Olivia Wilde Tron: Legacy Interview


Olivia Wilde Tron: Legacy Interview

Tron: Legacy

Cast: Garrett Hedlund, Jeff Bridges, Olivia Wilde
Director: Joseph Kosinski
Genre: Action, Adventure, Sci-Fi, Thriller

Synopsis: If you saw Tron back in 1982 then you've waited 28 years for this movie…

Tron: Legacy is a 3D high-tech adventure set in a digital world that's unlike anything ever captured on the big screen. Sam Flynn (Garrett Hedlund), the tech-savvy 27-year-old son of Kevin Flynn (Jeff Bridges), looks into his father's disappearance and finds himself pulled into the digital world of Tron where his father has been living for 25 years. Along with Kevin's loyal confidant Qora (Olivia Wilde), father and son embark on a life-and-death journey of escape across a visually-stunning cyber universe that has become far more advanced and exceedingly dangerous.

Release Date: December 16th, 2010
Website: www.disneymovies.com.au

Interview with Olivia Wilde

Equally successful in film and television, Olivia Wilde (Quorra) has starred in an array of roles. Wilde can be seen on FOX's Emmy-nominated drama "House M.D." and appears in Paul Haggis' drama "The Next Three Days," due out in November. Additionally, she stars as the female lead in the DreamWorks fantasy action film "Cowboys and Aliens" slated for a 2011summer release.

Wilde was seen opposite Jack Black in Columbia Pictures' "Year One," which Judd Apatow, Harold Ramis and Owen Wilson produced and Ramis directed. Additionally, Wilde starred in and produced "Fix," the story of documentary filmmakers who race all over California to get help for a relative. Wilde previously co-starred in Universal Pictures' "Alpha Dog." She has completed the independent features "Bickford Schmeckler's Cool Ideas," for which she won Best Actress at the Aspen Film Festival, as well as "Conversations with Other Women," which received glowing reviews at the Telluride Film Festival.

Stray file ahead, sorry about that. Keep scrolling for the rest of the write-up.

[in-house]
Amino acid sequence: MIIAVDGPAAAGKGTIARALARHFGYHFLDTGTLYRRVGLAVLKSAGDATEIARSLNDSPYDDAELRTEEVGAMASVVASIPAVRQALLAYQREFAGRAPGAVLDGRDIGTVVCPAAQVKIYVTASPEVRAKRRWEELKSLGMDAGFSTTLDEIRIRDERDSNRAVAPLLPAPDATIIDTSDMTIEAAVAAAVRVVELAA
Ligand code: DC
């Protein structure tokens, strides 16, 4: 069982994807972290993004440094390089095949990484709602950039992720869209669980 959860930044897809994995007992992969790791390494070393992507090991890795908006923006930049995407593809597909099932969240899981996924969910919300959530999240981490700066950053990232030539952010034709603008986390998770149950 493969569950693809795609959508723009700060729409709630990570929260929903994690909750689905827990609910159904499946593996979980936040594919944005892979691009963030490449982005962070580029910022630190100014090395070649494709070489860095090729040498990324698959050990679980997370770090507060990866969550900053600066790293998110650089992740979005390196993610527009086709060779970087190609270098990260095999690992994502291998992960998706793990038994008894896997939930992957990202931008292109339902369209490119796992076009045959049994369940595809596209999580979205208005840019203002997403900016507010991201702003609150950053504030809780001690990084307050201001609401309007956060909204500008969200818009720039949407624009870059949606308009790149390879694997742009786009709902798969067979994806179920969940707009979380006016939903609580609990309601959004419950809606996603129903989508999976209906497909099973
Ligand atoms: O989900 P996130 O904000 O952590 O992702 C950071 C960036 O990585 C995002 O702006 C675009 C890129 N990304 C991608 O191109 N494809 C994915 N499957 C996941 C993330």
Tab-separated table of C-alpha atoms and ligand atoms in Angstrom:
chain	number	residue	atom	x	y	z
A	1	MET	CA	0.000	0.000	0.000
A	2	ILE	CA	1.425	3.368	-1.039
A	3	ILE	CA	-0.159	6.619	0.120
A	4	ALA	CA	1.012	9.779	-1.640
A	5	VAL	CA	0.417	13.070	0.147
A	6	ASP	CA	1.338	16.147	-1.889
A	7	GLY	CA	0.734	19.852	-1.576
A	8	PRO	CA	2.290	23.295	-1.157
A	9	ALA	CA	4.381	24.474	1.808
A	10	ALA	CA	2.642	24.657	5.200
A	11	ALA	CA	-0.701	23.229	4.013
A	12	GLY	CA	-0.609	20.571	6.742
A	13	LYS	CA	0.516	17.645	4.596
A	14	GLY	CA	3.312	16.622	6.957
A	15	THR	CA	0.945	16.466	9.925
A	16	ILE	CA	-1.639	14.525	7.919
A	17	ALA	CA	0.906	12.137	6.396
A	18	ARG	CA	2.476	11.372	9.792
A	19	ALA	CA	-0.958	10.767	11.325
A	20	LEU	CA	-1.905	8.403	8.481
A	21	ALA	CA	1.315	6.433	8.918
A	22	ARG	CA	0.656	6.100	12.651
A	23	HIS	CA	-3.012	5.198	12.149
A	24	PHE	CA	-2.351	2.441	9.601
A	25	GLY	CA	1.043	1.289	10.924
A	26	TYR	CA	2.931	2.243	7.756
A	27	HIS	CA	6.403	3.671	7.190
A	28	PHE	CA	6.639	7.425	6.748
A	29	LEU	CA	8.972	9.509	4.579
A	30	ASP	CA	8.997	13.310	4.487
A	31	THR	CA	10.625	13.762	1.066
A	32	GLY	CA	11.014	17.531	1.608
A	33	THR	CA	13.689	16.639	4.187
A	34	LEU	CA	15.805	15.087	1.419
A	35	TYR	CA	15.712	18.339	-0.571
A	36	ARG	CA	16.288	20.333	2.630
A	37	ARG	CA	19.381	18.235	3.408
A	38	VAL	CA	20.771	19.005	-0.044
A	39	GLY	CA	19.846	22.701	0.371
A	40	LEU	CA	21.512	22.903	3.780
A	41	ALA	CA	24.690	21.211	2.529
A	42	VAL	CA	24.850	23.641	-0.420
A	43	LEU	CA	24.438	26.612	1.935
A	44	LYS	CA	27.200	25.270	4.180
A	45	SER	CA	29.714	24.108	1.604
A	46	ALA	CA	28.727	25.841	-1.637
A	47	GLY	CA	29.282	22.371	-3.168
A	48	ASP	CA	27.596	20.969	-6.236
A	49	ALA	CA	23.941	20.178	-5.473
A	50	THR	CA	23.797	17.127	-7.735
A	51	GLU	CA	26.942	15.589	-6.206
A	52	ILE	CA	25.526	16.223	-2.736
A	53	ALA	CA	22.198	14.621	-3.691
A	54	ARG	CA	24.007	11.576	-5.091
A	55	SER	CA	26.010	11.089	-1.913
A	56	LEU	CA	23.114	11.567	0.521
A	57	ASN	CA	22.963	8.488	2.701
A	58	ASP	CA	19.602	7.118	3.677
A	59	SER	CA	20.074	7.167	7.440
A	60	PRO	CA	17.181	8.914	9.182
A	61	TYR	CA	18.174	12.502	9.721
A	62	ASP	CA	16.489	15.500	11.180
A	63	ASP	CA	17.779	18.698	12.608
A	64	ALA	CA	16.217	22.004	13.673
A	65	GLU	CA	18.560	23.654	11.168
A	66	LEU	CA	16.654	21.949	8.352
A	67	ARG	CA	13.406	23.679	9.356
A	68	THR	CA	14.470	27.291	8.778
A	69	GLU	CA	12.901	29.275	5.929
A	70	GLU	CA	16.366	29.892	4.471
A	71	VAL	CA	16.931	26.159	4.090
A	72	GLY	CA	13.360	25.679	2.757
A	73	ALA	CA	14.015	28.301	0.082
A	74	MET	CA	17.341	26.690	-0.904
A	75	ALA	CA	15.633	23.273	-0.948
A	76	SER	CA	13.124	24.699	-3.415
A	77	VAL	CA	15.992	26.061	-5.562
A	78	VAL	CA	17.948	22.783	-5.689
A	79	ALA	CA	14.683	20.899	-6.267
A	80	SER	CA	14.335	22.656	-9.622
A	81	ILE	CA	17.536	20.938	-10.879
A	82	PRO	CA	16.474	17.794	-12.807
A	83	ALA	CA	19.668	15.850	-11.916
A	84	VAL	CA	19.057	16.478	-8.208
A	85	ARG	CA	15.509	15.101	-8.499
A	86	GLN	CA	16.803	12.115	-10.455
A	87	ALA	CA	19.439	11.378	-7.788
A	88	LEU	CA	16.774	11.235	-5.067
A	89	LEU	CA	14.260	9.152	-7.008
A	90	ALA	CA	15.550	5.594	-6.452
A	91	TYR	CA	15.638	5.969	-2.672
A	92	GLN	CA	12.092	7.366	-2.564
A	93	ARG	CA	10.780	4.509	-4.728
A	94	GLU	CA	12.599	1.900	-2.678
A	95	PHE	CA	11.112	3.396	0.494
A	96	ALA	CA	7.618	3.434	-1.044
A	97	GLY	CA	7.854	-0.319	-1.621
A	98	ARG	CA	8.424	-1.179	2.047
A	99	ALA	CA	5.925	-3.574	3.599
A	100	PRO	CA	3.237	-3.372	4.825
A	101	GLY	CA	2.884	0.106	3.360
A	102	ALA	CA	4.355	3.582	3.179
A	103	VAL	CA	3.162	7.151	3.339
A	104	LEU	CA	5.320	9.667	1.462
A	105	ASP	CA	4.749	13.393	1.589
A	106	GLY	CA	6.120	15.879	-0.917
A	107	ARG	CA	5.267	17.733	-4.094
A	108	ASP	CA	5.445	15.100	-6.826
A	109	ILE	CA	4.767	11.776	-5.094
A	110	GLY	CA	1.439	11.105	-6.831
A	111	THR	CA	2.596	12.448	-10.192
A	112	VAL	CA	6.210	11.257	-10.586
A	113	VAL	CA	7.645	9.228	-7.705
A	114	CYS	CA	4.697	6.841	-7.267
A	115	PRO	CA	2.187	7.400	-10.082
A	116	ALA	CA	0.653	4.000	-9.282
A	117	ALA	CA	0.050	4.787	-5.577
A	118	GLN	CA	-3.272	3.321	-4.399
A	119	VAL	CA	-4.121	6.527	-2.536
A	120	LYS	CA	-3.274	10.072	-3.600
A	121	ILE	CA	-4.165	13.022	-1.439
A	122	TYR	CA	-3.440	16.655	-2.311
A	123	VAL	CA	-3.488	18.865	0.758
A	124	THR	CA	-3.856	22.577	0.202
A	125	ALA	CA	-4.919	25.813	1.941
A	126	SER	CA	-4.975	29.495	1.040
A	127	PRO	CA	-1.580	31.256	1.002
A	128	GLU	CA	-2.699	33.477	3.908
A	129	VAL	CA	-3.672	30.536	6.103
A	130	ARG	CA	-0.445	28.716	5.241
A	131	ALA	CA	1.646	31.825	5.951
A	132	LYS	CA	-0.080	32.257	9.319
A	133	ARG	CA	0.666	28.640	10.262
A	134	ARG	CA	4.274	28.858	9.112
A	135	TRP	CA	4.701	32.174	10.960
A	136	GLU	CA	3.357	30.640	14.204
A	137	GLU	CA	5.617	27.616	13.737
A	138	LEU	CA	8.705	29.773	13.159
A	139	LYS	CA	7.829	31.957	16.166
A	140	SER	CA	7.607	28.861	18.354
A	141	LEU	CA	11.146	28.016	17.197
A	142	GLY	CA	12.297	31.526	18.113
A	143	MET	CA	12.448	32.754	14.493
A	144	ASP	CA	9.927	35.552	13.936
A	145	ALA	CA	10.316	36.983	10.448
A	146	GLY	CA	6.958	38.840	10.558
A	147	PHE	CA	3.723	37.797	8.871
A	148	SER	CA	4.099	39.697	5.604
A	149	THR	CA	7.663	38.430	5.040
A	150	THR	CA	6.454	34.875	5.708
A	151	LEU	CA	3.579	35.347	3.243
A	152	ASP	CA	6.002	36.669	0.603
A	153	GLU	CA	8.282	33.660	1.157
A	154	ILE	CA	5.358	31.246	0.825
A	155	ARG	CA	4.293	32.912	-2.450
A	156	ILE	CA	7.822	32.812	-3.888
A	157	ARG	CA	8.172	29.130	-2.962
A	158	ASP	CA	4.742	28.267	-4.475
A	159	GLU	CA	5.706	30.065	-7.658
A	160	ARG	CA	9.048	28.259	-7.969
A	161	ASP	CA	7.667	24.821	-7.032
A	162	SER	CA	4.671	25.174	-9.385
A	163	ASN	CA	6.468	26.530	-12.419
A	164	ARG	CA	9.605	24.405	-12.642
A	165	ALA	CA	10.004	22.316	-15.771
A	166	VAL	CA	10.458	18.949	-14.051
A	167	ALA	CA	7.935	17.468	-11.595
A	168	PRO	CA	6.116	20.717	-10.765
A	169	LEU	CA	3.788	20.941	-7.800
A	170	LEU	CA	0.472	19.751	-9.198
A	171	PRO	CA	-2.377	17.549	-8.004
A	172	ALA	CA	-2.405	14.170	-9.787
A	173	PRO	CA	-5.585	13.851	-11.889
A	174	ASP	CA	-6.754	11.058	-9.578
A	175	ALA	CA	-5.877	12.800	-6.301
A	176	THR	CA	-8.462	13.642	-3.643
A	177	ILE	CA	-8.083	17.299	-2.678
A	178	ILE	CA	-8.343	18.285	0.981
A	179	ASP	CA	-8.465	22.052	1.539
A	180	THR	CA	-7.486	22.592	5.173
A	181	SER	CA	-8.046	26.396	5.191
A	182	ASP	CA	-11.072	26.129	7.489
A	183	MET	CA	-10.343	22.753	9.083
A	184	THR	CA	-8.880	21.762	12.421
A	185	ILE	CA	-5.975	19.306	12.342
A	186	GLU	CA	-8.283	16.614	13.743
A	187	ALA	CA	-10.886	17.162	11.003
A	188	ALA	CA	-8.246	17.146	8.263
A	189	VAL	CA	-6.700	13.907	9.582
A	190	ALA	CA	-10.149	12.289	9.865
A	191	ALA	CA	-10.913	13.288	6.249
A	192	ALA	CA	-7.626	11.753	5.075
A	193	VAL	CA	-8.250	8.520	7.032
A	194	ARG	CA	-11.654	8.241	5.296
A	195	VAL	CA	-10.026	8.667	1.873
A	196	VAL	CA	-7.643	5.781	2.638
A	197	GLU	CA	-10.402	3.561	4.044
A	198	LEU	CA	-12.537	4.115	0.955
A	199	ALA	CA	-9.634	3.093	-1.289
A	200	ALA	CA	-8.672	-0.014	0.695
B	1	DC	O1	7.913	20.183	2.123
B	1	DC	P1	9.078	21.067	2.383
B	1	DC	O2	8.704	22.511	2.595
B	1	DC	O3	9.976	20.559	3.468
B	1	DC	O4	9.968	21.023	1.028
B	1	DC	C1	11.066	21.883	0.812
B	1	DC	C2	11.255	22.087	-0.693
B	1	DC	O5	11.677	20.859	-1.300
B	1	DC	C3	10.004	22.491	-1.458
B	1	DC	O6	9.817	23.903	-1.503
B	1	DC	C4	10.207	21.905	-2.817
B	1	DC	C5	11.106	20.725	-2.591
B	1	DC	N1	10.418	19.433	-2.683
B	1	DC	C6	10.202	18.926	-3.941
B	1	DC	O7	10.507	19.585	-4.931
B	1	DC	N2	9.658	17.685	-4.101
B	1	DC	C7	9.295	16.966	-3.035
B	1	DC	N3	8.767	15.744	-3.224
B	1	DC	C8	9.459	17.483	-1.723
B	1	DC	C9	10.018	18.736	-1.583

On stage, Wilde starred in Epic Theatre Ensemble's off-Broadway production of "Beauty on the Vine" in 2007. On television, she co-starred in the drama "The Black Donnellys," created by Paul Haggis. Wilde's television breakout role was in FOX's Jerry Bruckheimer-produced series "Skin," but she is perhaps better known for her recurring role on the critically-acclaimed FOX series "The O.C."

Olivia Wilde plays Quorra in 'TRON: Legacy'.

Question: What is the human theme of this story?

Olivia Wilde: At the center of "TRON: Legacy" is a family story; it's a story about a son searching for his father and becoming a man. Many of the great tales are about coming into your own, coming into adulthood, and this is no different than that, it's just in an alternate universe. But what makes the story work is that despite all the incredible effects, at its core, it's a solid human family story. That's why people will relate to it. In fact, one of my favorite scenes in the film is an awkward family dinner scene. I don't care who you are, everyone has had an awkward family dinner, when you can hear the scratching of forks and knives and clinking of glasses. To do that scene within this incredible world, with this amazing futuristic set, it really represented how the entire film felt. It is just a very simple story within an incredible world. I think that's how you make these types of films work.